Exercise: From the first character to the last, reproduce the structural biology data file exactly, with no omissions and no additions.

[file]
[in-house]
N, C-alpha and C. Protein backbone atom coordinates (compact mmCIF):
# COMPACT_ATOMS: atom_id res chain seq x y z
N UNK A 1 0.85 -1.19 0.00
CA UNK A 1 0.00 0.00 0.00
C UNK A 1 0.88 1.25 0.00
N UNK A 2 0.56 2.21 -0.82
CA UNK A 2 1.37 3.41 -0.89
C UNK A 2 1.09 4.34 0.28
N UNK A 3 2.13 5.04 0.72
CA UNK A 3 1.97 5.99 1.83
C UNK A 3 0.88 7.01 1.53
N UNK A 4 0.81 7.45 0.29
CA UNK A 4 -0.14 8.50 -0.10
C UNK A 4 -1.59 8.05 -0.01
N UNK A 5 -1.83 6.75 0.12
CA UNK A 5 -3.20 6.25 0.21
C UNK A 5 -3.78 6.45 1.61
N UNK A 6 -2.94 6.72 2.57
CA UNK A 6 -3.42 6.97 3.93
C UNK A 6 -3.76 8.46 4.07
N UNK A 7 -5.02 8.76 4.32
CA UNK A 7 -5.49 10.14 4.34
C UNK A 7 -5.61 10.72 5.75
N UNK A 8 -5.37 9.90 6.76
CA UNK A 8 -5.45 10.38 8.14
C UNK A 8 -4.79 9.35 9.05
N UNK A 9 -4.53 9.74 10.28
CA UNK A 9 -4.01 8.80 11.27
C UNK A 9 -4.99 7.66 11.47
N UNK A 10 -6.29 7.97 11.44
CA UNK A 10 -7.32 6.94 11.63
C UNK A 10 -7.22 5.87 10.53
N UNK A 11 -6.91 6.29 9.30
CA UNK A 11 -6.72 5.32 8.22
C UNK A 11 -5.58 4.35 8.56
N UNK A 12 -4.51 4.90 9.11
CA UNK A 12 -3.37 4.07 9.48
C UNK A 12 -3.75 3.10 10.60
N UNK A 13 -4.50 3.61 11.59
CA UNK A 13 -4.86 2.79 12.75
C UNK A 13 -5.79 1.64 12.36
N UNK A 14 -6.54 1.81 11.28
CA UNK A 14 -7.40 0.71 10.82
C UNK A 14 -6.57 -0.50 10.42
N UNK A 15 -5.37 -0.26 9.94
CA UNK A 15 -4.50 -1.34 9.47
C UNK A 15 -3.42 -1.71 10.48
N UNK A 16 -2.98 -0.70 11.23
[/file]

[in-house]
N, C-alpha and C. Protein backbone atom coordinates (compact mmCIF):
# COMPACT_ATOMS: atom_id res chain seq x y z
N UNK A 1 0.85 -1.19 0.00
CA UNK A 1 0.00 0.00 0.00
C UNK A 1 0.88 1.25 0.00
N UNK A 2 0.56 2.21 -0.82
CA UNK A 2 1.37 3.41 -0.89
C UNK A 2 1.09 4.34 0.28
N UNK A 3 2.13 5.04 0.72
CA UNK A 3 1.97 5.99 1.83
C UNK A 3 0.88 7.01 1.53
N UNK A 4 0.81 7.45 0.29
CA UNK A 4 -0.14 8.50 -0.10
C UNK A 4 -1.59 8.05 -0.01
N UNK A 5 -1.83 6.75 0.12
CA UNK A 5 -3.20 6.25 0.21
C UNK A 5 -3.78 6.45 1.61
N UNK A 6 -2.94 6.72 2.57
CA UNK A 6 -3.42 6.97 3.93
C UNK A 6 -3.76 8.46 4.07
N UNK A 7 -5.02 8.76 4.32
CA UNK A 7 -5.49 10.14 4.34
C UNK A 7 -5.61 10.72 5.75
N UNK A 8 -5.37 9.90 6.76
CA UNK A 8 -5.45 10.38 8.14
C UNK A 8 -4.79 9.35 9.05
N UNK A 9 -4.53 9.74 10.28
CA UNK A 9 -4.01 8.80 11.27
C UNK A 9 -4.99 7.66 11.47
N UNK A 10 -6.29 7.97 11.44
CA UNK A 10 -7.32 6.94 11.63
C UNK A 10 -7.22 5.87 10.53
N UNK A 11 -6.91 6.29 9.30
CA UNK A 11 -6.72 5.32 8.22
C UNK A 11 -5.58 4.35 8.56
N UNK A 12 -4.51 4.90 9.11
CA UNK A 12 -3.37 4.07 9.48
C UNK A 12 -3.75 3.10 10.60
N UNK A 13 -4.50 3.61 11.59
CA UNK A 13 -4.86 2.79 12.75
C UNK A 13 -5.79 1.64 12.36
N UNK A 14 -6.54 1.81 11.28
CA UNK A 14 -7.40 0.71 10.82
C UNK A 14 -6.57 -0.50 10.42
N UNK A 15 -5.37 -0.26 9.94
CA UNK A 15 -4.50 -1.34 9.47
C UNK A 15 -3.42 -1.71 10.48
N UNK A 16 -2.98 -0.70 11.23